In conclusion, no changes were observed within the cecal microbial community of healthy pigs following long-term exposure to Bt maize or following a cross-over between isogenic and Bt maize after 30 days of feeding, with the exception of Holdemania. The fact that no difference between the Bt and isogenic treatments was observed provides evidence that the intestinal microbiota are tolerant to Bt maize and substantiates our previous findings that Bt maize is safe for long-term consumption. Changing maize source following 30 days of feeding did not affect the intestinal microbiota with the exception of Holdemania which indicates the absence of a residual effect following Bt maize exposure early in life. Also, neither Bt maize nor changing maize source affected counts of fecal Enterobacteriaceae, Lactobacillus or total anaerobes at any time during the study. These findings indicate that Bt maize is well tolerated by the ‘normal’ intestinal microbiota of healthy pigs and fails to alter its composition, at least in the cecum, even after long-term exposure. However, as stress is known to affect the response to stimuli, future studies are needed to investigate potential effects of Bt maize in physiologically stressed animals.

Materials and Methods

Ethical Approval

The pig study complied with European legislation concerning minimum standards for pig protection (European Union Council Directive 91/630/EEC) and the protection of animals kept for farming purposes (European Union Council Directive 98/58/EC). Ethical approval was obtained from the ethics committees of Teagasc and Waterford Institute of Technology. An experimental license (number B100/4147) was obtained from the Irish Department of Health and Children.

Animals and Experimental Design

Forty crossbred (Large White×Landrace) entire male pigs were weaned at ∼ 28 days of age and allowed a 12 day adaptation period. During this adaptation period, pigs were provided with ad libitum access to a non-GM starter diet. Pigs were then blocked by weight and ancestry and, within block, randomly assigned to one of four treatments at ∼40 days of age (n = 10 pigs/treatment); 1) isogenic maize-based diet (isogenic parent line; Pioneer PR34N43) for 110 days (isogenic); 2) Bt maize-based diet (Bt; Pioneer PR34N44; event MON810) for 110 days (Bt); 3) Isogenic maize-based diet for 30 days followed by Bt maize-based diet for 80 days (isogenic/Bt); and 4) Bt maize-based diet for 30 days followed by isogenic maize-based diet for 80 days (Bt/isogenic). The duration of the study was 110 days. Pigs were individually housed in identical pens in similar climatically controlled rooms and were allowed ad libitum access to water and feed. For the duration of the study, all dietary treatments were equally represented in each room to remove any variation due to environmental factors. Pigs showing signs of ill health were treated as appropriate and all veterinary treatments were recorded.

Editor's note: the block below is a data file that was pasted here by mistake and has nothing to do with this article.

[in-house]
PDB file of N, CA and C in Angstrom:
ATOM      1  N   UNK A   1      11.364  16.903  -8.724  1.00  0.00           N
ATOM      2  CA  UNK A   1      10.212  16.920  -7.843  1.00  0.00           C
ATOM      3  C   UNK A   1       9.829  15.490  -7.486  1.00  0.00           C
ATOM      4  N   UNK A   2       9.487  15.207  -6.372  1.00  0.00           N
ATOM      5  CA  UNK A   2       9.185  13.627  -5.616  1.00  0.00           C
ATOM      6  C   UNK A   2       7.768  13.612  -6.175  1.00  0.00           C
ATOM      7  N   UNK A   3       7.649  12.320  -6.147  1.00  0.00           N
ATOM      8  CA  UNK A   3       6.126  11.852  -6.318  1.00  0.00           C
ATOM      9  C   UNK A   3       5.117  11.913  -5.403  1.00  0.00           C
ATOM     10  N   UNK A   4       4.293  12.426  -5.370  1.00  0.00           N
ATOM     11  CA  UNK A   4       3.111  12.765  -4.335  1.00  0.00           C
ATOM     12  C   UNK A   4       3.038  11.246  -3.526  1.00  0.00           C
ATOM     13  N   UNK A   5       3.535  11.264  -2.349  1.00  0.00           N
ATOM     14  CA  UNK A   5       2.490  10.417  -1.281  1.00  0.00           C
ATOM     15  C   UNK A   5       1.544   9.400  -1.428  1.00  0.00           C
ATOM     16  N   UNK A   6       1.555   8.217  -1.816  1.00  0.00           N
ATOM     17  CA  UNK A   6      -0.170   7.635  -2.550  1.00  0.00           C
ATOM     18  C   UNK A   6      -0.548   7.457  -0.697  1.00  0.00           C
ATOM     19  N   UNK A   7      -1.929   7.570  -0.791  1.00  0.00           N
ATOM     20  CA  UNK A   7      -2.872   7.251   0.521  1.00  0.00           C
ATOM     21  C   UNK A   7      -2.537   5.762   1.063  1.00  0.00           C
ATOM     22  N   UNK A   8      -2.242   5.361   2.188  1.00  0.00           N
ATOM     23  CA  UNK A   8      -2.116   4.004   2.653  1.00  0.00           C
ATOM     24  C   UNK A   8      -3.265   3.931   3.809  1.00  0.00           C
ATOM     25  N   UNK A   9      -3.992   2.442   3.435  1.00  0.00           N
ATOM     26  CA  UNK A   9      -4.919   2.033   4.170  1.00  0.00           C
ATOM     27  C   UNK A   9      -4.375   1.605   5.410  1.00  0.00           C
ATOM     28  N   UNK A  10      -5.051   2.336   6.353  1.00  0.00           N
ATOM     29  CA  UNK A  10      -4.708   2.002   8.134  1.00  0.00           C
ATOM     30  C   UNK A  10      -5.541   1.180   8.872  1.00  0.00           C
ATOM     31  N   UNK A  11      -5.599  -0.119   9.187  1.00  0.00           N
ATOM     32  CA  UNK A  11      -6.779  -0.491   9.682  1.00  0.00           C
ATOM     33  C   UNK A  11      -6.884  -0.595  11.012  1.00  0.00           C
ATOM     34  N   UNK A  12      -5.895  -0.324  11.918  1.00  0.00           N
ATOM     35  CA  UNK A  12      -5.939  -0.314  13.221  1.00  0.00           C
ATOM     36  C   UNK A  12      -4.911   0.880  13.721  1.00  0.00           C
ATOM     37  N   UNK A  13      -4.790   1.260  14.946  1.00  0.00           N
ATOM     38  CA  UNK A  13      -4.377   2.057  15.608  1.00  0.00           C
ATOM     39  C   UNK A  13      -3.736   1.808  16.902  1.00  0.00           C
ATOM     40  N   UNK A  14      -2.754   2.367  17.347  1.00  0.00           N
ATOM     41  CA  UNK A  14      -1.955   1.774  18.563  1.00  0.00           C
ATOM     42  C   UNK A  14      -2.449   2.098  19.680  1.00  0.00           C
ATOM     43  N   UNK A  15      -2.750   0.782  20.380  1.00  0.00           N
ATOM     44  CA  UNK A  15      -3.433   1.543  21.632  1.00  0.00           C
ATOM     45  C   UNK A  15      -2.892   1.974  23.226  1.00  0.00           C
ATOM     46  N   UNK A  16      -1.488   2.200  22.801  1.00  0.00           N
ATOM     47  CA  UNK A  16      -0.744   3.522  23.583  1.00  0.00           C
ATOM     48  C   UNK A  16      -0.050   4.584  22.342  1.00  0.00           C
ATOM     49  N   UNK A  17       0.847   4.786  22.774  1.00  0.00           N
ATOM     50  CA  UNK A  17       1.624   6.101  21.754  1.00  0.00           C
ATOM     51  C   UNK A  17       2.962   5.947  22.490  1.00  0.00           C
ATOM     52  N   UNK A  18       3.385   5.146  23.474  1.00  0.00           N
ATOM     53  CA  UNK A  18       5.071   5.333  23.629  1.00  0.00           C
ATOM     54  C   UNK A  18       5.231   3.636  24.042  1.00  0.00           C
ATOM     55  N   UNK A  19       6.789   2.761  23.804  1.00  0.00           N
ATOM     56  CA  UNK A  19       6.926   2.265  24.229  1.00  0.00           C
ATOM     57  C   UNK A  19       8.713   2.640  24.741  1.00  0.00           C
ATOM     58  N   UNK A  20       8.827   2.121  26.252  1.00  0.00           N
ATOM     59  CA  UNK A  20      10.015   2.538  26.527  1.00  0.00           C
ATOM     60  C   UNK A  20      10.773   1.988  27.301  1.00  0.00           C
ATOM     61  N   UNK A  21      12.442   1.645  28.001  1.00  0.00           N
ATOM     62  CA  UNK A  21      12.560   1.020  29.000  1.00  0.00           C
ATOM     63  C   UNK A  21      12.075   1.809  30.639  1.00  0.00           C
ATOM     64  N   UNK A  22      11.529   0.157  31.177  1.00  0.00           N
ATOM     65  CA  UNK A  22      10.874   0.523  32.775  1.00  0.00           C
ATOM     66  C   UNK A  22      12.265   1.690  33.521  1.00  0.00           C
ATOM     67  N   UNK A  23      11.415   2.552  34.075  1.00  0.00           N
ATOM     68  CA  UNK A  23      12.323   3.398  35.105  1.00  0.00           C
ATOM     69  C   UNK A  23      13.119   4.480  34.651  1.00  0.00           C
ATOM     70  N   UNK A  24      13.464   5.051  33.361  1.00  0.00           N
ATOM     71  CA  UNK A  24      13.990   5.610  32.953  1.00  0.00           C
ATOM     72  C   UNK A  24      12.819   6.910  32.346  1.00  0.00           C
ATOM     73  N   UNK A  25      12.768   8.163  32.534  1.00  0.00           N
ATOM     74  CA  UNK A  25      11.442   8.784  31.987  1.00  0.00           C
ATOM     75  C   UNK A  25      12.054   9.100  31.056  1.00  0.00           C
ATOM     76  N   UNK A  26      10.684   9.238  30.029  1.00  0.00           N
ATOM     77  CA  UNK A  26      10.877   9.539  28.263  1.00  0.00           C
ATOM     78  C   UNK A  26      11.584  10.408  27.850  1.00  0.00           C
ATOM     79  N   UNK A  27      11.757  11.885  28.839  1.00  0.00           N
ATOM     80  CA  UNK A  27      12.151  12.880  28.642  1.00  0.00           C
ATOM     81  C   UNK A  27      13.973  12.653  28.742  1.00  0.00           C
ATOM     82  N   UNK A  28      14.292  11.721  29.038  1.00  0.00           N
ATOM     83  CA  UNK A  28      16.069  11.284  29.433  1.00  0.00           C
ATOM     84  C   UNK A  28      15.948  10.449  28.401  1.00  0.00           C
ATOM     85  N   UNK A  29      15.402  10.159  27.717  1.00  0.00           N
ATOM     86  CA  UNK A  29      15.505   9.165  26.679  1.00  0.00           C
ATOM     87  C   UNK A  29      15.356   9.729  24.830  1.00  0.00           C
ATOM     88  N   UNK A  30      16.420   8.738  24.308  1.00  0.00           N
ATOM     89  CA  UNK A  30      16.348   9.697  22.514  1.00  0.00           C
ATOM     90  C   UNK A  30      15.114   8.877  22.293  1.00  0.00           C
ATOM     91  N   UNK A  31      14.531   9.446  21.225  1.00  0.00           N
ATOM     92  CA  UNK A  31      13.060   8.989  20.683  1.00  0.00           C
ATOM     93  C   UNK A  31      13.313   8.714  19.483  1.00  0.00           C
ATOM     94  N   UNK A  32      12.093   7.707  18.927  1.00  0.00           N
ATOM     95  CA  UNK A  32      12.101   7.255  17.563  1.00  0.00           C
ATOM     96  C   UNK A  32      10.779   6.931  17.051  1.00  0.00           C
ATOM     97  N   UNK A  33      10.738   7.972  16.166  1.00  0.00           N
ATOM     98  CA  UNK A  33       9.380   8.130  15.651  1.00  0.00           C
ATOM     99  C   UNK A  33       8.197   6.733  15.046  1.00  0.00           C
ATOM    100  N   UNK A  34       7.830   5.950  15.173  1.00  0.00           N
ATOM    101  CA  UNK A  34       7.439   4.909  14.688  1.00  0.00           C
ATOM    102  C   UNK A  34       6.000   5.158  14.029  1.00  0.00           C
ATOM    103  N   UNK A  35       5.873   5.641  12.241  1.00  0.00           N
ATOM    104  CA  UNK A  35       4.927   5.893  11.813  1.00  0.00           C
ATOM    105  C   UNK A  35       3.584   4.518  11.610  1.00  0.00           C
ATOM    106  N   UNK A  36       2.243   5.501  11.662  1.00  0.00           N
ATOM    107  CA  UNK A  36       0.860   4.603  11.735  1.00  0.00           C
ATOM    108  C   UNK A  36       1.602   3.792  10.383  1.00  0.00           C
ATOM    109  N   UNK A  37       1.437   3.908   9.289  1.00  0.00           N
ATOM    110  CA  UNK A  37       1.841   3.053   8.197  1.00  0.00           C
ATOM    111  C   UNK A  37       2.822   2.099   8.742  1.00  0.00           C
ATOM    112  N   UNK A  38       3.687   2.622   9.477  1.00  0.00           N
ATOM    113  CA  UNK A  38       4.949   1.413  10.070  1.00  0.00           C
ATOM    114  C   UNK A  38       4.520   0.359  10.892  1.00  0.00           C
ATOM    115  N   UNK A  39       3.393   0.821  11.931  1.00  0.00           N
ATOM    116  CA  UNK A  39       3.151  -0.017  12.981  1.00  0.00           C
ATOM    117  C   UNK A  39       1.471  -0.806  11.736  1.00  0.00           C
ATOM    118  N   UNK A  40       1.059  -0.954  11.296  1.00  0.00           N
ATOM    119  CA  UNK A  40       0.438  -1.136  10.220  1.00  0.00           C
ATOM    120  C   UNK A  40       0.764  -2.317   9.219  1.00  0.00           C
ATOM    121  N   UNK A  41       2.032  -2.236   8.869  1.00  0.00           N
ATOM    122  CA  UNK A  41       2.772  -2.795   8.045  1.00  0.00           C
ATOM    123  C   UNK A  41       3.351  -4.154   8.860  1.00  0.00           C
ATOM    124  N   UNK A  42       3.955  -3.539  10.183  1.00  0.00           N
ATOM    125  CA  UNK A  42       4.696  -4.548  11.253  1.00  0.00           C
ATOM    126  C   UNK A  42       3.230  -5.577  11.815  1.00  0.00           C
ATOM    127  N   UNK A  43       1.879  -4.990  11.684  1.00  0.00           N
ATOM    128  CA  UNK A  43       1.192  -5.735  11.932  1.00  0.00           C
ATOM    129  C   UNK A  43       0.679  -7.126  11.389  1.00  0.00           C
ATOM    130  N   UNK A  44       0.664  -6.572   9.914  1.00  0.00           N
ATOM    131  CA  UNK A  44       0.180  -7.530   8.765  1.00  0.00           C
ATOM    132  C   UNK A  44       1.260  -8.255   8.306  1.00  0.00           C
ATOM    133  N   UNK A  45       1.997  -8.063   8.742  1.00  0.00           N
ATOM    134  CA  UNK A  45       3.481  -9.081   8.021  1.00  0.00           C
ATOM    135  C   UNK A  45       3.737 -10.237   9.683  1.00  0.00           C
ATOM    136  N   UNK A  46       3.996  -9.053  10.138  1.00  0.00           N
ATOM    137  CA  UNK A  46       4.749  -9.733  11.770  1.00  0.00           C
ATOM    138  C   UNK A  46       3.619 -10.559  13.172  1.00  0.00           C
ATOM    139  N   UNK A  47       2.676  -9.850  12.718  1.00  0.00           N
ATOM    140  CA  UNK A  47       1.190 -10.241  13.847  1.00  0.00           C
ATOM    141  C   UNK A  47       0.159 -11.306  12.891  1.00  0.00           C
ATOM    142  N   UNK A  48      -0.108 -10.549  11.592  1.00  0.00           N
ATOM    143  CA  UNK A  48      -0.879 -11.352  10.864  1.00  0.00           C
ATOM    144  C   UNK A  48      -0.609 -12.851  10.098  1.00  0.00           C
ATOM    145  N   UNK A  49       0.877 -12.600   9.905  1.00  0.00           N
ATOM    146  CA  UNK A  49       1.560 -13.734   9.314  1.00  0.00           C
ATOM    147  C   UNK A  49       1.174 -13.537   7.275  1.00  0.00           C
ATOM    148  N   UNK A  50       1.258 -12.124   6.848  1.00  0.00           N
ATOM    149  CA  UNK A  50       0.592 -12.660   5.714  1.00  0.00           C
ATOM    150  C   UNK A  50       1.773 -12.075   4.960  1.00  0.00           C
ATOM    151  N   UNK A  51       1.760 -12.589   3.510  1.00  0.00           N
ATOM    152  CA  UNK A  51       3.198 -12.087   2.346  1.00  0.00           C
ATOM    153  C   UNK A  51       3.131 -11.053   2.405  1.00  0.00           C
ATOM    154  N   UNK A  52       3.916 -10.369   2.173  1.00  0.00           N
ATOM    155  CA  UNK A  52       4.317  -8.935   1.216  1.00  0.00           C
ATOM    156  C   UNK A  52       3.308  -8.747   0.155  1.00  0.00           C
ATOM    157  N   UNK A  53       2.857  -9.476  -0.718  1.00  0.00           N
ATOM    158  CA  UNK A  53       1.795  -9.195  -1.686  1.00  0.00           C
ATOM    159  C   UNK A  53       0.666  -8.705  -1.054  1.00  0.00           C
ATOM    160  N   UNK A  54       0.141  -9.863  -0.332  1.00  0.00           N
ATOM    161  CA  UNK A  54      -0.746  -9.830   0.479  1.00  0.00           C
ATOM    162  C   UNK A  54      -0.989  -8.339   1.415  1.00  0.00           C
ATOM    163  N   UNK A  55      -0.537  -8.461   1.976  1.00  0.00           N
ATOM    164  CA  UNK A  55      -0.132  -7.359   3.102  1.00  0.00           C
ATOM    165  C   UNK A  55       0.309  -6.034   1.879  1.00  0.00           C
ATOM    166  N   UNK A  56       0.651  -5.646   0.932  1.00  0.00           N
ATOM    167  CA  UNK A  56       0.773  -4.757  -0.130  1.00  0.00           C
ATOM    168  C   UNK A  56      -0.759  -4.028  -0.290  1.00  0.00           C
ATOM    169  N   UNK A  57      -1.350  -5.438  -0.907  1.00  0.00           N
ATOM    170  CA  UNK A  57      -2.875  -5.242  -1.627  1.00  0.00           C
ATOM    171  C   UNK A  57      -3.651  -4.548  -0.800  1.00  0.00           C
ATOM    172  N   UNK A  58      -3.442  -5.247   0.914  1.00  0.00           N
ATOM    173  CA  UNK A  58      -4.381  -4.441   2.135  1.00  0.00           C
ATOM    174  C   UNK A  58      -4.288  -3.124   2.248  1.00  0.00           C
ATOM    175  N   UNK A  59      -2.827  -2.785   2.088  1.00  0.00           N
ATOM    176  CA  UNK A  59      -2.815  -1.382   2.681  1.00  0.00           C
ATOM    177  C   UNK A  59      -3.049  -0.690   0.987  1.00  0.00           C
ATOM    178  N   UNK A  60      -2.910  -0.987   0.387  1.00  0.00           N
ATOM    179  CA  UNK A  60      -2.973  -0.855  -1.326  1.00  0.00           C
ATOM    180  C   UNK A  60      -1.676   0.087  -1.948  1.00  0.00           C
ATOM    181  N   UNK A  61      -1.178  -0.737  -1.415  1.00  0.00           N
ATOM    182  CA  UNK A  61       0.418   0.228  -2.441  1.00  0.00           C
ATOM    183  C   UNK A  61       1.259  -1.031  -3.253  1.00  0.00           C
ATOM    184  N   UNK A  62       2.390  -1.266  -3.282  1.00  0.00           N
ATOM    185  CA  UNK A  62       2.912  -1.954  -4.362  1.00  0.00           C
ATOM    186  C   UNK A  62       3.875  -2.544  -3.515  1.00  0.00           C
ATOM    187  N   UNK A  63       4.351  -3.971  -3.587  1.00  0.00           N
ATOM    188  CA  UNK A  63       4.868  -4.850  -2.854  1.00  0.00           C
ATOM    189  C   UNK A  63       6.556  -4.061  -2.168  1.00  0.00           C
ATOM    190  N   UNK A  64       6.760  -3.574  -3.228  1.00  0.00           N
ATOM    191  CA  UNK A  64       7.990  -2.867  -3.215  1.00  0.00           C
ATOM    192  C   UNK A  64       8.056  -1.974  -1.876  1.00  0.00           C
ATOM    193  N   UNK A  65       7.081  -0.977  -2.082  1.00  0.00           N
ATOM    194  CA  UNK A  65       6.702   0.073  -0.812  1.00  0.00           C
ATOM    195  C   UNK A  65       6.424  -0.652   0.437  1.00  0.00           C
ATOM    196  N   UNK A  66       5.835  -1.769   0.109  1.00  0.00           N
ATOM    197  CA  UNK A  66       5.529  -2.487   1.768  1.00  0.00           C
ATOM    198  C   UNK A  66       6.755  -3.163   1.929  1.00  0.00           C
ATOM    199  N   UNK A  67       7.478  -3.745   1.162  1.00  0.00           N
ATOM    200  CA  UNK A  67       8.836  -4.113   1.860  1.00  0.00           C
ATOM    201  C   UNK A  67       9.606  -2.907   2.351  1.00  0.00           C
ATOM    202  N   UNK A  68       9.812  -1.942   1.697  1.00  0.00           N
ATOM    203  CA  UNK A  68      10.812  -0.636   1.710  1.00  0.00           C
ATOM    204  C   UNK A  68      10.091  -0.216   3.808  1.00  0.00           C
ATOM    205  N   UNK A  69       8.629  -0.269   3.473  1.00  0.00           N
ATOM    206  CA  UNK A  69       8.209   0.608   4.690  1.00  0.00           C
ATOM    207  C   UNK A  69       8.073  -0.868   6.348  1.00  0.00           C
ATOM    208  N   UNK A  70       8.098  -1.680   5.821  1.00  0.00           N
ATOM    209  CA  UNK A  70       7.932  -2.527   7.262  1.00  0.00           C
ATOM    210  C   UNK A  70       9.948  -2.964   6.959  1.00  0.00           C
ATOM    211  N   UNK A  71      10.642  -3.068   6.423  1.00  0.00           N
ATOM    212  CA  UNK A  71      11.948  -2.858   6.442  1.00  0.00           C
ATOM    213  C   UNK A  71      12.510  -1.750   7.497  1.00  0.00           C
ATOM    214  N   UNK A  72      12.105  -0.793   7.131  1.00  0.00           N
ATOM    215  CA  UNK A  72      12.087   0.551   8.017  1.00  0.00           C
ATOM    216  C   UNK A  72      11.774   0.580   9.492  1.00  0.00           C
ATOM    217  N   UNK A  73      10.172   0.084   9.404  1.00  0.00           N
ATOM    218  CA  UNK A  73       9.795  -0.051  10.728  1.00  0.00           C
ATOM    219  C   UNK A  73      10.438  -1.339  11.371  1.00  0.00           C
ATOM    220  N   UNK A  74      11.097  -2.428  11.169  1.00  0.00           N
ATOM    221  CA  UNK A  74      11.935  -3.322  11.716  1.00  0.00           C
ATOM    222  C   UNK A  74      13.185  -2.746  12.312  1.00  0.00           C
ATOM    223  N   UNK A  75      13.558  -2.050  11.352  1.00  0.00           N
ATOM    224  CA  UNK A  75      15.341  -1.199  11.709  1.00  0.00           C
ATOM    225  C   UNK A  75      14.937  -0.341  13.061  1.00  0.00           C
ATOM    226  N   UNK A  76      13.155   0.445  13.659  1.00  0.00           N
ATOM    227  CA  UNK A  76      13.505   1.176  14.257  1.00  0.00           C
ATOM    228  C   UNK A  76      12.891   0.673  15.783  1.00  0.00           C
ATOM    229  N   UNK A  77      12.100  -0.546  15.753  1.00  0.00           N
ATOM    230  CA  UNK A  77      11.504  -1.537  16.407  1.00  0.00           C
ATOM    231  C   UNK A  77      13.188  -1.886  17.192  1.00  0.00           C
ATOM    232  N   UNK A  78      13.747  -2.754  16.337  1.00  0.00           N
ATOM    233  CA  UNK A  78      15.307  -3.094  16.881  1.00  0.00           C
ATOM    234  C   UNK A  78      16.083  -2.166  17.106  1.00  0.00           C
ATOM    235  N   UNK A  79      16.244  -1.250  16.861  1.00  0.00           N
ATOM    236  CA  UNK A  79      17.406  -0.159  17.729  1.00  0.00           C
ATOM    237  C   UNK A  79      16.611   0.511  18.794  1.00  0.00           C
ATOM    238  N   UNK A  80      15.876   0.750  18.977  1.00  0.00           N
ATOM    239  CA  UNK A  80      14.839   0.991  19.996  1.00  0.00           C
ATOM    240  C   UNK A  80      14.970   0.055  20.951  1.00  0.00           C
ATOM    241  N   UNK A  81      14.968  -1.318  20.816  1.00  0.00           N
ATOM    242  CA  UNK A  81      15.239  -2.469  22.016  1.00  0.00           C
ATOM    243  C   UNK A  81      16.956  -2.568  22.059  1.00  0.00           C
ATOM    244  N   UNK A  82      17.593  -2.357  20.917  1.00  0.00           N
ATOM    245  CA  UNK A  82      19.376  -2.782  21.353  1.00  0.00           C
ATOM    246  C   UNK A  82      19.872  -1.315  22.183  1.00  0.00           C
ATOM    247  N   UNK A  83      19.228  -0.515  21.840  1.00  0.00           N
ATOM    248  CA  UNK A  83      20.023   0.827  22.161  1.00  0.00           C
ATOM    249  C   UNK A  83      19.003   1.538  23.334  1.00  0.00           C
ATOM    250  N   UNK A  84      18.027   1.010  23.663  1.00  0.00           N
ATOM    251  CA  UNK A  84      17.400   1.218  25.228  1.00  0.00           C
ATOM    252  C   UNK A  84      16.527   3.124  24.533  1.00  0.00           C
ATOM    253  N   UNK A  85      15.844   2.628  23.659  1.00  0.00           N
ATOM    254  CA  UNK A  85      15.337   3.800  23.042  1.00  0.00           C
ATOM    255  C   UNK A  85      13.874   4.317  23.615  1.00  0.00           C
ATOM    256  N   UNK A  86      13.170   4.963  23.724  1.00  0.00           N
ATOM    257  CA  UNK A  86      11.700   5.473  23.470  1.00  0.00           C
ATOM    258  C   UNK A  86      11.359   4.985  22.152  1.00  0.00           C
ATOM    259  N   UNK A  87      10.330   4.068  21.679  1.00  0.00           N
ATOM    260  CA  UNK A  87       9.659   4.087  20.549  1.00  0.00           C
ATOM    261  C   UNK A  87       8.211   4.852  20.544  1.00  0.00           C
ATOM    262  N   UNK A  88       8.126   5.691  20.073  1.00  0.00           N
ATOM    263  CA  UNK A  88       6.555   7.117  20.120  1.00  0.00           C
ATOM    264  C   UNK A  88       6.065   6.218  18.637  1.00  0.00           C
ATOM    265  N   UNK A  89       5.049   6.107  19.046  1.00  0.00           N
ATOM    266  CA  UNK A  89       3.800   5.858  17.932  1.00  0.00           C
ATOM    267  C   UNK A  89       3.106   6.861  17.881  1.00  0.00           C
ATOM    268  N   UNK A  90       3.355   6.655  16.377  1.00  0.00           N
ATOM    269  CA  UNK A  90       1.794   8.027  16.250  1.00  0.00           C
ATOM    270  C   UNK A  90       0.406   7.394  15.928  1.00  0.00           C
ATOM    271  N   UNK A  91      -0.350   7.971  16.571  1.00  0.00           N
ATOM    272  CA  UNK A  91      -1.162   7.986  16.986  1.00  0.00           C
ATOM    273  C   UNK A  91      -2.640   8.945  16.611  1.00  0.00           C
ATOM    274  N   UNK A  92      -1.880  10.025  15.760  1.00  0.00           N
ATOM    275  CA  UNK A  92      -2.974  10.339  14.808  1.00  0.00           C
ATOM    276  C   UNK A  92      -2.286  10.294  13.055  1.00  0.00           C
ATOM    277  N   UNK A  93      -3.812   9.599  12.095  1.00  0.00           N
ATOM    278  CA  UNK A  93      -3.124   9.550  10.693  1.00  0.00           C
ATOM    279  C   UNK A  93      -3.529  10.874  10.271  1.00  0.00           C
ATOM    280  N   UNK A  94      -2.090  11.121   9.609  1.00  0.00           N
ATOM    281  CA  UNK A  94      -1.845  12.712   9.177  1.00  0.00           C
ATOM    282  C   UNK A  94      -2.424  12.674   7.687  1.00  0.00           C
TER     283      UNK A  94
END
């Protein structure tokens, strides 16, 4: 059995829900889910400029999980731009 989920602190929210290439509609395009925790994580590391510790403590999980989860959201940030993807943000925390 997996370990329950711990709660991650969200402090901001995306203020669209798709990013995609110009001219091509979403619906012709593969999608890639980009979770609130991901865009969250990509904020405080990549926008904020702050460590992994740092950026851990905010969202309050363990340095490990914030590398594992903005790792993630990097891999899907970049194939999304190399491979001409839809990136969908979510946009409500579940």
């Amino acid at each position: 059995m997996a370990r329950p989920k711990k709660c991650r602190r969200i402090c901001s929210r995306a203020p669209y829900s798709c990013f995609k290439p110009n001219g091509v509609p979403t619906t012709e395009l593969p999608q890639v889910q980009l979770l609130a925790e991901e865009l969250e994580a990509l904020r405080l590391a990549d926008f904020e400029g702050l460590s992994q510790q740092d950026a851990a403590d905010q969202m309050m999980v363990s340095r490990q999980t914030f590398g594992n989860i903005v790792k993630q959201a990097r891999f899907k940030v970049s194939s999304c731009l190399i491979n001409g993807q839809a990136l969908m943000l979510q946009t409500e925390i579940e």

Maize and Diets

In accordance with established guidelines [23], [26], [49], the maize lines used in the present study were MON810 maize and its closest comparator, the isogenic maize from which it was derived. Furthermore, to ensure similar growing conditions, Bt MON810 maize and its isogenic counterpart (PR34N44 and PR34N43, respectively; Pioneer Hi-Bred, Seville, Spain) were grown in neighbouring plots in Valtierra, Navarra, Spain by independent farmers. The Bt and isogenic control maize were purchased by the authors from the tillage farmers for use in this animal study. Samples from the isogenic and Bt maize were tested for the presence of the cry1Ab transgene and for the presence of pesticide contaminants and mycotoxins as described by Walsh et al. [22]. Proximate composition and amino acid content of the maize and diets, as well as carbohydrate composition of the maize, were also determined as described by Walsh et al. [22].

All diets were formulated to meet or exceed the National Research Council requirements for pigs [50] and were manufactured as outlined by Walsh et al. [22]. The isogenic and Bt diets were formulated with identical maize inclusion rates. As a precautionary measure a mycotoxin binder was included in all diets used in the study (Mycosorb™, Alltech, Dunboyne, Co. Meath, Ireland). A succession of diets was fed to pigs according to their age group as follows: link diets from day 0 to 30, weaner diets from day 31 to 60, finisher 1 diets from day 61 to 100 and finisher 2 diets from day 101 to 110. The composition of the diets has previously been reported by Buzoianu et al. [21].